Samson went down to Timnath, not to make war against the Philistines, which was his calling, but to look for a woman. We might say he was “looking for love in all the wrong places.” Let us remember that God has ordained boundaries for our own safety. If we cross over into sin, we lose our ability to determine the consequences.

That Man Was Certifiable!

February 20, 2012 at 1:34 pm | Posted in Galatians, Micah | 8 Comments
Tags: , , , , , , , ,

One good place to study the difference between real leaders and fake leaders is in the Book of Micah. Politicians think about the next election; statesmen think about the next generation. In Micah’s day, the real priests were shepherds who protected their flock; the fake priests were wolves who devoured the flock. The fake prophets gave good news to people who bribed them and bad news to people who shunned them; the real prophets just gave the people the truth, and could not be bought.

A good way to illustrate this point is to think about those big gaudy Mardi Gras beads.

https://i0.wp.com/cf.ltkcdn.net/party/images/slide/105627-600x402-MardiGrasBeads.jpg

Some of them are brightly colored and obviously not real jewelry, but some of the strands actually look, at first glance, like expensive pearls. There are a number of reasons, though, why these fake necklaces are not likely to really fool anyone:

1. They are tossed out casually, as if they are worthless.
2. In your hands, they feel like the cheap plastic they really are, not like weighty precious gems.
3. Here in South Louisiana we have experience with Mardi Gras beads, so we know that their real worth is extremely negligible once the parade is over and people start to sober up.

Finally, you can note that, unlike real jewelry from a real, reputable jewelry store, Mardi Gras beads do not come with a “certificate of authenticity.” In the Book of Galatians the Holy Spirit used a similar indicator in proving that the Gospel which the Apostle Paul preached was authentic, and that the false gospel of the Judaizers was not.

But I certify you, brethren, that the gospel which was preached of me is not after man.

Galatians 1:11

The Greek word translated as “certify” is “gnorizo,” and it comes from the same root word from which we get the English word “recognize.” The Holy Spirit is saying that, if you are familiar with the teaching of Jesus Christ Himself – the true Gospel – then you must recognize that Paul is preaching the exact same Gospel.

The message of Paul was given to Him directly by Jesus. It was “certified” by Paul’s mission, his ministry, his methods, and the contents of the message itself. If you listen to much modern theology you are likely to come across a statement like this one eventually: “Oh, I’m a Christian. I follow Jesus, but I don’t believe everything that Paul wrote.” Such a statement is pure foolishness. The famous British preacher, Charles Spurgeon, responded to such a statement with this quote:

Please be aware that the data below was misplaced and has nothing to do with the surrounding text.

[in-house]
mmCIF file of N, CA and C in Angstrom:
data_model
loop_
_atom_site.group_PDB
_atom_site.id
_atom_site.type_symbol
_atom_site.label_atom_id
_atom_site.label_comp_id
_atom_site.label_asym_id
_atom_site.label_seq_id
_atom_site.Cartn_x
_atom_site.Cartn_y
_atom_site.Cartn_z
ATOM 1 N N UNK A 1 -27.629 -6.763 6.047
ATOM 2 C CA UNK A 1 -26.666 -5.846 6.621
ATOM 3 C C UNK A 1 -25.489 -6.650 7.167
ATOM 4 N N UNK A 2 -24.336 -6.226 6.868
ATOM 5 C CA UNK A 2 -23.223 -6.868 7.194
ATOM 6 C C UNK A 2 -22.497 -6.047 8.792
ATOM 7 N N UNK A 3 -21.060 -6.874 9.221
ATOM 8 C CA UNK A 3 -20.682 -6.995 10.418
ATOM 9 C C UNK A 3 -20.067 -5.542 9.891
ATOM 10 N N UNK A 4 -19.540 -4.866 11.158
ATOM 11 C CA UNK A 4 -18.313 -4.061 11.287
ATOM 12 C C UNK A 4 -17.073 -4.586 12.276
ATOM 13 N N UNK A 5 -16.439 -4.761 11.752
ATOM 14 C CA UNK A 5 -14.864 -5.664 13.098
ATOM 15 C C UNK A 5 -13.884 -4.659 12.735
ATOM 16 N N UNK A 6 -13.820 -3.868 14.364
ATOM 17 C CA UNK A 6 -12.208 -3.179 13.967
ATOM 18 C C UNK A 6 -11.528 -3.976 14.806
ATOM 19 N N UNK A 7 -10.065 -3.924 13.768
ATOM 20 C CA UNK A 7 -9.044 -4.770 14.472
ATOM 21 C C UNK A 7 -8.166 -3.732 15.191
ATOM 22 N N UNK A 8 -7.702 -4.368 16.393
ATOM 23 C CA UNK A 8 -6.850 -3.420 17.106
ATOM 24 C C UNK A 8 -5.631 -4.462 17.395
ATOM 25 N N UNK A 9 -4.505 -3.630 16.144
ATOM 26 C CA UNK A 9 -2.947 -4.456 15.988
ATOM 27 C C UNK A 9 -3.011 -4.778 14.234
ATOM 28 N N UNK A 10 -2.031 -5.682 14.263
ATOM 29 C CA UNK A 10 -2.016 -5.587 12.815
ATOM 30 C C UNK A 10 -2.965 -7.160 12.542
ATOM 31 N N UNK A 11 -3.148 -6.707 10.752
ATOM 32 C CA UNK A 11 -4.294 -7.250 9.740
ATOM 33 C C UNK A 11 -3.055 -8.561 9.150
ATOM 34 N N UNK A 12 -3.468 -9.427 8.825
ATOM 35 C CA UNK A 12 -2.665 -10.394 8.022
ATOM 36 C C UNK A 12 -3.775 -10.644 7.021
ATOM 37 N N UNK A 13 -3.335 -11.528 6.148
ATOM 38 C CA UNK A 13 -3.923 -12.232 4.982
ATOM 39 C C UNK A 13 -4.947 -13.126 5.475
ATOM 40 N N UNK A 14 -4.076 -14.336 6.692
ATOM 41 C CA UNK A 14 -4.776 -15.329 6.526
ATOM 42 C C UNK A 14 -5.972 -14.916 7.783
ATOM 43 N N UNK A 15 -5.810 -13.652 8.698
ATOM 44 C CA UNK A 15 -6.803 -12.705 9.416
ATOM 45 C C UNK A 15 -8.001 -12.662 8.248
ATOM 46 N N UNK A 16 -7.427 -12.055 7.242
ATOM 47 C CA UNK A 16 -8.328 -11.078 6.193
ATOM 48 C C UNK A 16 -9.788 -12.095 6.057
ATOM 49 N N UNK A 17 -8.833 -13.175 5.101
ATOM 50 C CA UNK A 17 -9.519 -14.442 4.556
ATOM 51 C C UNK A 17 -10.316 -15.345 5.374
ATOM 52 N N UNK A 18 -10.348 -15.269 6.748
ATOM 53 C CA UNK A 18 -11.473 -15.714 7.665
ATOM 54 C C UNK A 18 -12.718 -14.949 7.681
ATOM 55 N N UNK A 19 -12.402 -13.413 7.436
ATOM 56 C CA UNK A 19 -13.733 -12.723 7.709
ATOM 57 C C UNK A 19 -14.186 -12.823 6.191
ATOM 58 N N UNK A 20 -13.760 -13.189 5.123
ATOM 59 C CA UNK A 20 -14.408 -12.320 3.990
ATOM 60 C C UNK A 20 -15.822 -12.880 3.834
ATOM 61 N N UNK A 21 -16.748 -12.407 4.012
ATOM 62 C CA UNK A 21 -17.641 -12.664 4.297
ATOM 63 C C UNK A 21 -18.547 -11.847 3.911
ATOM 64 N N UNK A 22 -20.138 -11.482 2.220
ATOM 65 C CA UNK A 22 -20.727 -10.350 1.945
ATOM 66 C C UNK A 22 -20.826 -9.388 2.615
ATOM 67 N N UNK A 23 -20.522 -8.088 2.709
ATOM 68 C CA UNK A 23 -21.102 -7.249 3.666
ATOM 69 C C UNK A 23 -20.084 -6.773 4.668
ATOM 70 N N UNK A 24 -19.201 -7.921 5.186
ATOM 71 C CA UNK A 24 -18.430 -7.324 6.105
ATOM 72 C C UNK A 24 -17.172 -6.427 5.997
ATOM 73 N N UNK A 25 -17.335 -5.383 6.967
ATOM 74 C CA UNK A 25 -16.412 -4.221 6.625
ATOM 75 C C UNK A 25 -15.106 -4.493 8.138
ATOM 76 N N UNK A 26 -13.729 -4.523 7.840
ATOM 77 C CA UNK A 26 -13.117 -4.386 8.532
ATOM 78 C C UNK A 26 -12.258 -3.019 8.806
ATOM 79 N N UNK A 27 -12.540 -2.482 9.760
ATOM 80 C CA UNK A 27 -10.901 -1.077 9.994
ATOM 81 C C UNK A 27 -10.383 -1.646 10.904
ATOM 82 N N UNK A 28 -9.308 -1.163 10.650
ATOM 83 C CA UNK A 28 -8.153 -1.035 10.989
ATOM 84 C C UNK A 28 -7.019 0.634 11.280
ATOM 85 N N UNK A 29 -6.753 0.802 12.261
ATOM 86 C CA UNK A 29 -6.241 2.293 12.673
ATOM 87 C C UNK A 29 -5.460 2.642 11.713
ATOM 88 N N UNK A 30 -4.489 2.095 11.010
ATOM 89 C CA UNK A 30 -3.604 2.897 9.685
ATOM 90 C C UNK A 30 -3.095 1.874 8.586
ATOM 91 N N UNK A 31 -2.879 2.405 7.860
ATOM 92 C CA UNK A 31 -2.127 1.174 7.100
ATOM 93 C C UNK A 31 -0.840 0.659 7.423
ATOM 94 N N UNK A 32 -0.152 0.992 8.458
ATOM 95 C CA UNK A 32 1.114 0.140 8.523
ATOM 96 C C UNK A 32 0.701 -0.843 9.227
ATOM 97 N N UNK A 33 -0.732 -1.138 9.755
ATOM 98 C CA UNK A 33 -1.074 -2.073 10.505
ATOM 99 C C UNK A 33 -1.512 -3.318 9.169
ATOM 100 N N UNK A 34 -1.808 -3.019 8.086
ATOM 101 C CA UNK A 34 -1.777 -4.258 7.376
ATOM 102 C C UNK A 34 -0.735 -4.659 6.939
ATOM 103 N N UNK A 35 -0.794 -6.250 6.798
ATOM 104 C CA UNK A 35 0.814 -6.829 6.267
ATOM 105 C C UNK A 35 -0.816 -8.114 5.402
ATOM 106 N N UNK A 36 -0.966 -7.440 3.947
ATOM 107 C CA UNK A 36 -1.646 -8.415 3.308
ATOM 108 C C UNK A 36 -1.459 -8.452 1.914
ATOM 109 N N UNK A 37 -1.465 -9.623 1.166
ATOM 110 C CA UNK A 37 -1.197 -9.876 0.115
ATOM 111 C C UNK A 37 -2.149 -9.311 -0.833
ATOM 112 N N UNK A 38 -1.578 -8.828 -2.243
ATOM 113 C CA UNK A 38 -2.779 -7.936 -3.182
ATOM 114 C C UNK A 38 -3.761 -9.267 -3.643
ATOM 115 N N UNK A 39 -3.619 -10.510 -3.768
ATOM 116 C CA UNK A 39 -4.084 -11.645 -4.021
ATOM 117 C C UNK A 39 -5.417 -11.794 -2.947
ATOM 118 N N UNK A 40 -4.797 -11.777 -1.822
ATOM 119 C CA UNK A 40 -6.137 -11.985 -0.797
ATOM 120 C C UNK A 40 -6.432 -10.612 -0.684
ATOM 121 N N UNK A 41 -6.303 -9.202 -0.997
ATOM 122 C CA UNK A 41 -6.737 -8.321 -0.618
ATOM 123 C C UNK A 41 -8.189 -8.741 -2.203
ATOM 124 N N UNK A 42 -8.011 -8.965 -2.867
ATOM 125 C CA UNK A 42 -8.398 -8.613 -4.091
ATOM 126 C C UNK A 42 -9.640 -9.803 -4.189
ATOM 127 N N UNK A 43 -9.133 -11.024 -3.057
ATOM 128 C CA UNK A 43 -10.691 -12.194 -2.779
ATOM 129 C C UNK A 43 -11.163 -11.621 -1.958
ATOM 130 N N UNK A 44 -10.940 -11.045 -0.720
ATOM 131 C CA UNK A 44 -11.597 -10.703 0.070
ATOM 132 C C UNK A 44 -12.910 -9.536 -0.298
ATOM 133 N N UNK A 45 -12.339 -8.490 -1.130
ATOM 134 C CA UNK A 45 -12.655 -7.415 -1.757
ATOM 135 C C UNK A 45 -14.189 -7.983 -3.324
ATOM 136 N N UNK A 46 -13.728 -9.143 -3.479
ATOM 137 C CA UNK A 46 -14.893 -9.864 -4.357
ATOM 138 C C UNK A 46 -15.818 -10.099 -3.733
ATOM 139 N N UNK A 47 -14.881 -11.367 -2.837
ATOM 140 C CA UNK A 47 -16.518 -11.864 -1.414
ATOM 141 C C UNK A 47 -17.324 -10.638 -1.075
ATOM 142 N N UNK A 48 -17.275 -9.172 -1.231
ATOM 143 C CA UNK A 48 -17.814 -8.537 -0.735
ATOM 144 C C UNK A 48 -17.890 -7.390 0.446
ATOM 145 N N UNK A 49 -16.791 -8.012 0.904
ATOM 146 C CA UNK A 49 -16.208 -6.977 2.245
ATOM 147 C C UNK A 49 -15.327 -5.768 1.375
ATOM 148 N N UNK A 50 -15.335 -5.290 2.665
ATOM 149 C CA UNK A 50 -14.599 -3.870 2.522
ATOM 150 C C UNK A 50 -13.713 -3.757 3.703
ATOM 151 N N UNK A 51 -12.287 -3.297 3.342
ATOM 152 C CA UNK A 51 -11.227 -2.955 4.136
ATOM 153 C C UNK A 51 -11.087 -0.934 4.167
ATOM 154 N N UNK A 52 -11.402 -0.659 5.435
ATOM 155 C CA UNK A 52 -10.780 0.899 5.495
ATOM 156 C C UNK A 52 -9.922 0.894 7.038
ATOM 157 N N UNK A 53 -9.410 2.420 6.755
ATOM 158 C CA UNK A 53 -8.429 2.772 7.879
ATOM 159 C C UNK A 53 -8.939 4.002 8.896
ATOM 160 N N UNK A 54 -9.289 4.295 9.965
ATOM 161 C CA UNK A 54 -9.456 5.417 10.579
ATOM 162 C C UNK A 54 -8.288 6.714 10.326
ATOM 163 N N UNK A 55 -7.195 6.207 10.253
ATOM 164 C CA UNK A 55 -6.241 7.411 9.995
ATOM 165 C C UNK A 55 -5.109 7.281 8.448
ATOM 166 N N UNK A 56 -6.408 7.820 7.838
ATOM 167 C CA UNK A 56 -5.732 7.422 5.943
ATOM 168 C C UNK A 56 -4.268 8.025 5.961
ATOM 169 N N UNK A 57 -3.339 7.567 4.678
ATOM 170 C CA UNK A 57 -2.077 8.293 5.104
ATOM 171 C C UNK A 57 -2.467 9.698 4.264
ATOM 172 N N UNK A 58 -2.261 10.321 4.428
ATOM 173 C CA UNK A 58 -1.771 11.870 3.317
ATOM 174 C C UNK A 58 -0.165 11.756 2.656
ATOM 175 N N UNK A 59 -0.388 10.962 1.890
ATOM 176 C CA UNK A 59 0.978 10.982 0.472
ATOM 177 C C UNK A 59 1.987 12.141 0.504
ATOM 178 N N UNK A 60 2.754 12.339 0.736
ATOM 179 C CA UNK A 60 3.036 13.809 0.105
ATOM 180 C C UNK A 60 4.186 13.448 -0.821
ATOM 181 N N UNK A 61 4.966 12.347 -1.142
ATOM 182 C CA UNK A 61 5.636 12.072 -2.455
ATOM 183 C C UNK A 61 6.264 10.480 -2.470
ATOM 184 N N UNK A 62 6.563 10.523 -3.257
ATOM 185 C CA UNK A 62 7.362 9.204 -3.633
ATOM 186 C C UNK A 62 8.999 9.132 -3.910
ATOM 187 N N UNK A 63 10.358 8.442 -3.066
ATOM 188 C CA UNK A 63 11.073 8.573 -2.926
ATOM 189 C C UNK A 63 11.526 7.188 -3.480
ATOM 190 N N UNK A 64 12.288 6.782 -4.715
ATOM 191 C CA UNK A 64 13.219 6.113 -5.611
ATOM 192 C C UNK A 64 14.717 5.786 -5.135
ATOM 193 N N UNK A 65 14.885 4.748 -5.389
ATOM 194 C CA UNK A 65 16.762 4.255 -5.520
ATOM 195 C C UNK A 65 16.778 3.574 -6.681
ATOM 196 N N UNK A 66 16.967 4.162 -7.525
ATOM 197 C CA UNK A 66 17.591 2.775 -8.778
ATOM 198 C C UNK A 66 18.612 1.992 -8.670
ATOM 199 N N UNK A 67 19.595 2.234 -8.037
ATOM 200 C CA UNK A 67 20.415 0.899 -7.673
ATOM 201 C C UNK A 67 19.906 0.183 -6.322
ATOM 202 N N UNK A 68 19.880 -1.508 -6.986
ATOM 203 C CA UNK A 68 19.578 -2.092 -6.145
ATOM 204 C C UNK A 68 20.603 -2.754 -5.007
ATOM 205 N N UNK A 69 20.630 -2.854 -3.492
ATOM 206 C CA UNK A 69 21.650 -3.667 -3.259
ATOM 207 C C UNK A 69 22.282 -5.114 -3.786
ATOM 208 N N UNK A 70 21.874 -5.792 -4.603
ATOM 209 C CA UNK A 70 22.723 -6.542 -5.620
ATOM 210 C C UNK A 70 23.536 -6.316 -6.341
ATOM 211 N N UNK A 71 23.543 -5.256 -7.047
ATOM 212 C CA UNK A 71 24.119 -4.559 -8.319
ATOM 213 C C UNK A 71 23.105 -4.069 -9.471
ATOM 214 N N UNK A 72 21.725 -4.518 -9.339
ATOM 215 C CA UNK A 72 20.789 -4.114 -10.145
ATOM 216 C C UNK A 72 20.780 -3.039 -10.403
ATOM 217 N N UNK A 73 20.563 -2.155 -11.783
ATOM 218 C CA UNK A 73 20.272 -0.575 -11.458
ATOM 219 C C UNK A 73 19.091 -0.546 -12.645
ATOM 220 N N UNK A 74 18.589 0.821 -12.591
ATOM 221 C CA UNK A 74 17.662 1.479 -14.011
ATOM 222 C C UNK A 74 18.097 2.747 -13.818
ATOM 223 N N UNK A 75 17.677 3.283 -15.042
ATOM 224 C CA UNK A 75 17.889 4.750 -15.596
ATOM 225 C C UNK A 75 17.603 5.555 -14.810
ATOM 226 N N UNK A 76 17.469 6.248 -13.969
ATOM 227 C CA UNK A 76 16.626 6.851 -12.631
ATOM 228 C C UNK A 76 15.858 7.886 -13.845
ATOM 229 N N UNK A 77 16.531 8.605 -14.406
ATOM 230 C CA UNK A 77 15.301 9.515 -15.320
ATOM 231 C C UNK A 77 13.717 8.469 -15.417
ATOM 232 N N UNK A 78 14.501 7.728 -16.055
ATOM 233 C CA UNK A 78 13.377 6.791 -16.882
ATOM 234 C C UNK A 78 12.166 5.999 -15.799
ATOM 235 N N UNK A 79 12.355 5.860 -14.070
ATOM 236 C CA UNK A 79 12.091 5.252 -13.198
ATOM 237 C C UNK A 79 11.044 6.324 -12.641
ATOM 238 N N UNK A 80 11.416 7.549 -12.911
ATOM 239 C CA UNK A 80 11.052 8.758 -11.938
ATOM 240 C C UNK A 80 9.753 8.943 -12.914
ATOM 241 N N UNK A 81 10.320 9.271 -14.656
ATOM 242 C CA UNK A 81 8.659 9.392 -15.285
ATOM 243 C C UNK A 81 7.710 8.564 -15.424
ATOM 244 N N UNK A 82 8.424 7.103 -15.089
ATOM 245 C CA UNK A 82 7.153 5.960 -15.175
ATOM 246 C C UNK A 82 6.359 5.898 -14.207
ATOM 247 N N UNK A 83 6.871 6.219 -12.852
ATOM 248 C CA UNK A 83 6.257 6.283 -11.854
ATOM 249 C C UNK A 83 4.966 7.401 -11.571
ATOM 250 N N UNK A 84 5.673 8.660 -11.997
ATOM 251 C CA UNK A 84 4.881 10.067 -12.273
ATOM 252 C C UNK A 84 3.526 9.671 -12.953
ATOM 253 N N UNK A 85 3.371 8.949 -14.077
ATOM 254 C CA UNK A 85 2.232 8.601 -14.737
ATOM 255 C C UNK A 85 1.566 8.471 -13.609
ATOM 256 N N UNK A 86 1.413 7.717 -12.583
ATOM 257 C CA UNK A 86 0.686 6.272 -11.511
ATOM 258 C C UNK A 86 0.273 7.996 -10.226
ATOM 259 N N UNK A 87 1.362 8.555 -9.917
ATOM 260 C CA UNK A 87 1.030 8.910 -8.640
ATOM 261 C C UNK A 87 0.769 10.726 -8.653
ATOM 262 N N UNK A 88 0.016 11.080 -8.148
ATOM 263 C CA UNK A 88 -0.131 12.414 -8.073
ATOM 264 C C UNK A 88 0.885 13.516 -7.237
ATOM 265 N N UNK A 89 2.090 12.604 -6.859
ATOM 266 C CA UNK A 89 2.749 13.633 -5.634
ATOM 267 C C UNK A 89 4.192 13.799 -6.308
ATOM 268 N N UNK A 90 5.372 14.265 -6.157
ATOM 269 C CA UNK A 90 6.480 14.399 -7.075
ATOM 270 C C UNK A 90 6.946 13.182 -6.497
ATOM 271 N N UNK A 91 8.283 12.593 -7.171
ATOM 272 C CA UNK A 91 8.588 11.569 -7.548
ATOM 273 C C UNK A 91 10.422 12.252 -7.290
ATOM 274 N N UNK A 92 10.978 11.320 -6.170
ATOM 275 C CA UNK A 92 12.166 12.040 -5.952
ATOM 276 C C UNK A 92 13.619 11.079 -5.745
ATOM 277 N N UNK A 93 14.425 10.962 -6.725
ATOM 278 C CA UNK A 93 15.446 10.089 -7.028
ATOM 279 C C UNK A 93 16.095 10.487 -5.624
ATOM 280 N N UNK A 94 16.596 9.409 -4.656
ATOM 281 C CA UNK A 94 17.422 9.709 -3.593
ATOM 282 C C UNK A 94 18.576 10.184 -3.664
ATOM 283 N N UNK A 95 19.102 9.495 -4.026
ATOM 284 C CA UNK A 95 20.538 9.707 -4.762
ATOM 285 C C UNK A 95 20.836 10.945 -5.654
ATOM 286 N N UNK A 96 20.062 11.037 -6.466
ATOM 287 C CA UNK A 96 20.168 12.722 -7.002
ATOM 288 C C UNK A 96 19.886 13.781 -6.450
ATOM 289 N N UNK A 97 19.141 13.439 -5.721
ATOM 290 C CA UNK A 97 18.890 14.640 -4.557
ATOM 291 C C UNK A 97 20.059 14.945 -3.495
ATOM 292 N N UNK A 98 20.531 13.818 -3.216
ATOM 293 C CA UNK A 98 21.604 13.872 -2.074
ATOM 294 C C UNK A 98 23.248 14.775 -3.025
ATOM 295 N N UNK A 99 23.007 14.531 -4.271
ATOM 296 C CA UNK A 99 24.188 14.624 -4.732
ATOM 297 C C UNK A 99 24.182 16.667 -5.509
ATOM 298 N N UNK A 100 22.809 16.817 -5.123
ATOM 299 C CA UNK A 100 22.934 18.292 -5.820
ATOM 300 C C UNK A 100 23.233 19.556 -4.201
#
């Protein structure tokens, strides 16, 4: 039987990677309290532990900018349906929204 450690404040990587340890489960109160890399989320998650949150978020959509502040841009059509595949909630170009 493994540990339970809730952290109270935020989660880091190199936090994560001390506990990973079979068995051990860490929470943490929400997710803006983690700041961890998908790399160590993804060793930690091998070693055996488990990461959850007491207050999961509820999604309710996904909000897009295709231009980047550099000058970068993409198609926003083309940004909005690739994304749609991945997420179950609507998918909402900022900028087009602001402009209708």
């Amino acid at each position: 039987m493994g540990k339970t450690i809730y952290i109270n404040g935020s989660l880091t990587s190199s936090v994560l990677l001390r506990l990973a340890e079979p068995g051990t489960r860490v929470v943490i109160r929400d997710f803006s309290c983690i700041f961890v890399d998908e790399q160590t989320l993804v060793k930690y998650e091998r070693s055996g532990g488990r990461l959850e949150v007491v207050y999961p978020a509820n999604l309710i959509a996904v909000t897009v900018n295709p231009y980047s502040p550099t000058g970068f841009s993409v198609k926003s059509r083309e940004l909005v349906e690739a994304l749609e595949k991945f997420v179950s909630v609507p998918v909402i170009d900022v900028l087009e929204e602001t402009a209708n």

It is not unusual to hear dubious persons profess to differ from the apostle, and they even dare to say, ‘There, I do not agree with Paul.’ I remember the first time that I heard this expression I looked at the individual with astonishment. I was amazed that such a pigmy as he should say this of the great apostle. Altogether apart from Paul’s inspiration, it seemed like a cheese-mite differing from a cherub, or a handful of chaff discussing the verdict of the fire. The individual was so utterly beneath observation that I could not but marvel that his conceit should have been so outspokenly shameless. Notwithstanding this objection, even when supported by learned critics, we still agree with the inspired servant of God. It is our firm conviction that, to differ from Paul’s epistles is to differ from the Holy Ghost, and to differ from the Lord Jesus Christ, whose mind Paul has fully expressed.

Charles H. Spurgeon

Warning Sign #1: Demanding What You Deserve

April 22, 2010 at 11:44 am | Posted in When Good Preachers Go Bad | 8 Comments
Tags: , , , , , , , , ,

There he is, preaching away. You’ve known and listened to him preach for years. No one is perfect, and everyone says things by accident from time to time that just didn’t come out the way they intended them to or that could be taken the wrong way out of context. However, as you sit there, and this is blurted out, sirens, flashing lights, and all sorts of warning signals should be exploding in your brain if you know anything at all about the God of Scripture:

You can go around broke and naked if you want to, but I deserve more – I’m a child of God!

Good Preacher Going Bad